The lands you've discovered are part of the Cross Plains Unit of the Ice Age National Scientific Reserve. For now, there are a few unsigned trails on both sides of Old Sauk Pass, but no other development. However, there are plans to develop this area further as part of what the National Park Service calls the "Ice Age Complex at Cross Plains". You can read more on the NPS website (http://www.nps.gov/iatr/parkmgmt/crossplainsgmp.htm
). This area will one day host a segment of the Ice Age Trail.
The lands south of Old Sauk Pass (where there's a kiosk/info board, locked gate and an old farmstead) are owned by the National Park Service. There's a nice mowed path for hiking you can access by hiking up the driveway past the house and barn.
The lands north of Old Sauk Pass are owned by the DNR. Numerous trails course through this area but there is no signage to guide hikers...explore as you go. The highlight of this area is Wilkie Gorge, which you can find by crossing Old Sauk Pass and angling northeast if you park at the NPS kiosk.
The area north of Old Sauk Pass is technically "Cross Plains State Park", and though it's owned by the DNR it's pretty much unique among state parks in that it's completely undeveloped.
As to why it says "Ice Age Trail Alliance" on Google Maps south of Old Sauk Pass, I believe that's an unfortunate by-product of Google's public-access system for naming things on their map. The Ice Age Trail Alliance is a non-profit organization that helps build, maintain and promote the Ice Age Trail, and although we are a land trust that owns some land along the Trail's thousand-mile route, someone has gone through the state suggesting that Google label areas "Ice Age Trail Alliance" that are not owned or managed by the IATA. I've pointed this out to Google but evidently it's easier to get things put up than to have them taken down.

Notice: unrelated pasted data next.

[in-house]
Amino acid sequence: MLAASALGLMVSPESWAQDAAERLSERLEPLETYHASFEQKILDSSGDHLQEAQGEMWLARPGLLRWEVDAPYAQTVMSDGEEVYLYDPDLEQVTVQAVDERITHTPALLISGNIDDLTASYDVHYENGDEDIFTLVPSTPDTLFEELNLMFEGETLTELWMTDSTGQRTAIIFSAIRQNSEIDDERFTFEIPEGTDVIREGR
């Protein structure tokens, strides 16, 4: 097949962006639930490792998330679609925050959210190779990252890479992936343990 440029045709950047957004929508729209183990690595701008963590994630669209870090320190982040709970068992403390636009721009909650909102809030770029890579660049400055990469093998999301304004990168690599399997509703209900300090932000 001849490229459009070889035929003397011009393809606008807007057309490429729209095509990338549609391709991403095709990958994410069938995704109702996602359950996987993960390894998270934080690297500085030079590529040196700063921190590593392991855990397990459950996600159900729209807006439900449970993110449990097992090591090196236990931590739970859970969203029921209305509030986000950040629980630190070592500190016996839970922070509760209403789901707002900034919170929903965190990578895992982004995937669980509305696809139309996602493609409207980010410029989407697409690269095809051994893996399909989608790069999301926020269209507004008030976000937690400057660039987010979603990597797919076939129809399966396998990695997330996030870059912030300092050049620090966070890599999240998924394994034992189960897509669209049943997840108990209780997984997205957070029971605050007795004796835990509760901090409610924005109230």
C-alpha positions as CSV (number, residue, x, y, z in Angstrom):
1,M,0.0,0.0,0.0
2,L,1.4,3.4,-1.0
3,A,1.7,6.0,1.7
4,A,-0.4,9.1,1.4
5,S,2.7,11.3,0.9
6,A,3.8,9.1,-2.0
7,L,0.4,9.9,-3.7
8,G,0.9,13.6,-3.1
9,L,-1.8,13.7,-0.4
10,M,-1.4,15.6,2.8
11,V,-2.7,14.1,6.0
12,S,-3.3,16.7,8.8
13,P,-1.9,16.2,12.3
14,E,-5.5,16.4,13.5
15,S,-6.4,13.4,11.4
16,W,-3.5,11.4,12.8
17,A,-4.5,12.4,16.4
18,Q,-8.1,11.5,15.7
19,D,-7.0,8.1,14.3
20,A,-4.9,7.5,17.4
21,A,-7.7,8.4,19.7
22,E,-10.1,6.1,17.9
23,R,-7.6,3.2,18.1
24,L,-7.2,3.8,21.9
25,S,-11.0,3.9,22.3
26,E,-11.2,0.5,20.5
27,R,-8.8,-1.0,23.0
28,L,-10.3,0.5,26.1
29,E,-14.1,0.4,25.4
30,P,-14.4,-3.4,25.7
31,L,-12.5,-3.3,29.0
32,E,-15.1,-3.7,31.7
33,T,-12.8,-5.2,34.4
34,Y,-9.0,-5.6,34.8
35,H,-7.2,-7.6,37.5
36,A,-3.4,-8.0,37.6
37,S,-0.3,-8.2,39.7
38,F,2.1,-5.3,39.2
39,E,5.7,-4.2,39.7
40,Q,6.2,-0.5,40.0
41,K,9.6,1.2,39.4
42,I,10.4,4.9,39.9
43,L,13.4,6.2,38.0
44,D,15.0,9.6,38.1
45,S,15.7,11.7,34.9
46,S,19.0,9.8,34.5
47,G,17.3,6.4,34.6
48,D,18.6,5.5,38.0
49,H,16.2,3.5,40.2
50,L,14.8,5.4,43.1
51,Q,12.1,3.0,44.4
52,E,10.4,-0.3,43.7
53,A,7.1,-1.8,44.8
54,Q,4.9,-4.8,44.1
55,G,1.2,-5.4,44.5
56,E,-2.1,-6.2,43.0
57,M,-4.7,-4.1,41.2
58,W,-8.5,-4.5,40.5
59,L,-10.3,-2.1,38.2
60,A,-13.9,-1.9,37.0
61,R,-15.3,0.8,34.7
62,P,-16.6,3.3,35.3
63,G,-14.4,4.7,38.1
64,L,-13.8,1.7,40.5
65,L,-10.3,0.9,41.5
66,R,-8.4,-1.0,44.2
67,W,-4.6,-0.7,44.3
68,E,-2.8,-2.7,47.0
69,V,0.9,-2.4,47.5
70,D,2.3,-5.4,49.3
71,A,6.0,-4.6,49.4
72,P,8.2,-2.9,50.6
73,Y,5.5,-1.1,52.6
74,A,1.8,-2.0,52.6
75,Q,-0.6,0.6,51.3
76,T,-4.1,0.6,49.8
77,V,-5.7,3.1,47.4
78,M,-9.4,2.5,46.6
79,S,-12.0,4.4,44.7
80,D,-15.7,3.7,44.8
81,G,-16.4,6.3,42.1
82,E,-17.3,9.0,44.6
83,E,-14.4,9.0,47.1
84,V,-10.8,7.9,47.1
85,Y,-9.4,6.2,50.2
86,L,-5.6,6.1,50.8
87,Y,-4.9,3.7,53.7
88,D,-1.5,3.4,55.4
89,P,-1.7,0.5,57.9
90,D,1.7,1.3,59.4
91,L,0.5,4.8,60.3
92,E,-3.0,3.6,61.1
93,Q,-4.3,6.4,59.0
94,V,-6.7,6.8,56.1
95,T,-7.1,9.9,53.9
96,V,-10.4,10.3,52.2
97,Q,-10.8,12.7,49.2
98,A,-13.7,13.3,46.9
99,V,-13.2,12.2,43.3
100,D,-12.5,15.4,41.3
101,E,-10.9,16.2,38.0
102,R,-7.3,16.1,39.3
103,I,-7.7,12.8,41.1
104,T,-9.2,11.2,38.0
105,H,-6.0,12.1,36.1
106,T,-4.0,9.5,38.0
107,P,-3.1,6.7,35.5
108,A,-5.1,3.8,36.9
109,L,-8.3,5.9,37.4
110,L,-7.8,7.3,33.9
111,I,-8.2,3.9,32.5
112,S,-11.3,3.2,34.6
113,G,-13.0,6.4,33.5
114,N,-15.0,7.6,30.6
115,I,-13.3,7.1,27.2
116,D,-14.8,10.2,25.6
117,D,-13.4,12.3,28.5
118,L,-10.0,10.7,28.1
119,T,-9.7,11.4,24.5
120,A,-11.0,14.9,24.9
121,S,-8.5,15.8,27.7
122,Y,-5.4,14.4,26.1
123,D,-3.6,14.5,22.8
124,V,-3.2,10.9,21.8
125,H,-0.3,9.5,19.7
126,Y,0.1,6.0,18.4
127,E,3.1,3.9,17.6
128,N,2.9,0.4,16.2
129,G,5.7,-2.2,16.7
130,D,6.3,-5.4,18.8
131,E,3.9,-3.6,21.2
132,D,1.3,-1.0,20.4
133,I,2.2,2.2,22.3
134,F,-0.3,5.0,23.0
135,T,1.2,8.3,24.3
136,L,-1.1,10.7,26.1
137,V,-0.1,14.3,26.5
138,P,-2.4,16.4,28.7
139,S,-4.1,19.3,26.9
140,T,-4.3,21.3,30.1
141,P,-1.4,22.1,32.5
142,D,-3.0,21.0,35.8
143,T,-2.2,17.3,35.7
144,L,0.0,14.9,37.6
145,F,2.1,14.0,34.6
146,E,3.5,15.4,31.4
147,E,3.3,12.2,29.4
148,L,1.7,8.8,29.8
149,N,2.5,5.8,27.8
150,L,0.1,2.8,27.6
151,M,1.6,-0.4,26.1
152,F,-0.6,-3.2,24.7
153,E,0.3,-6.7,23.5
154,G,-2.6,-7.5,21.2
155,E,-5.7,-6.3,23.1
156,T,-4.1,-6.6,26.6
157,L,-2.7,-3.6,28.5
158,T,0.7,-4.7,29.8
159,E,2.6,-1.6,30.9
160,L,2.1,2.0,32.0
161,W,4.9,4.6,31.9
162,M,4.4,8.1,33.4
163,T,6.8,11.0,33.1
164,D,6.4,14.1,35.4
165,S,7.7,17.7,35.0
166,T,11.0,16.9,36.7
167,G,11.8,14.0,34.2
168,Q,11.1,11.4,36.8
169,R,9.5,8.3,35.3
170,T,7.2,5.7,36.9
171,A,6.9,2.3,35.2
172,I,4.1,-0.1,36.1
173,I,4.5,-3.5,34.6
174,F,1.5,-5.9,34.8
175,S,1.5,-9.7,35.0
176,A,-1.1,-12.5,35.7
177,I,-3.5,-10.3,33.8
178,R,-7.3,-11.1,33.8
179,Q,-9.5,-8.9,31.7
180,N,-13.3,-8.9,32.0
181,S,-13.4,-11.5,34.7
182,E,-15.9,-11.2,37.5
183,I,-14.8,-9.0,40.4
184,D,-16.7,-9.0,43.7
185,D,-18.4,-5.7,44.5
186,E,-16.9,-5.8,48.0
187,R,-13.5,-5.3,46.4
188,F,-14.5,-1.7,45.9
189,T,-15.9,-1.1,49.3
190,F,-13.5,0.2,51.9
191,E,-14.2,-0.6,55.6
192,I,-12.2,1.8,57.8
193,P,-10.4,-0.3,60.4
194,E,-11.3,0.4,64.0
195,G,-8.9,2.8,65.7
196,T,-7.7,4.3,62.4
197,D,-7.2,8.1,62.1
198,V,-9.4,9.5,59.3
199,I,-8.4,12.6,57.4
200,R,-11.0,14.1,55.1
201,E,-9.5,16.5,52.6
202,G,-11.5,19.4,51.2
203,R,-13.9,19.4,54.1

In any case...although the area you've discovered is undeveloped and mysterious at best (unwelcoming at worst), I'd highly recommend going for a hike here if you enjoy poking around quiet areas that not many people know about.
Call us (798-4453) or email us (info at iceagetrail.org) at the IATA if you'd like info on hiking established segments of the Ice Age Trail, or stop by our business offices on Main Street in Cross Plains.
Eric, IATA Staff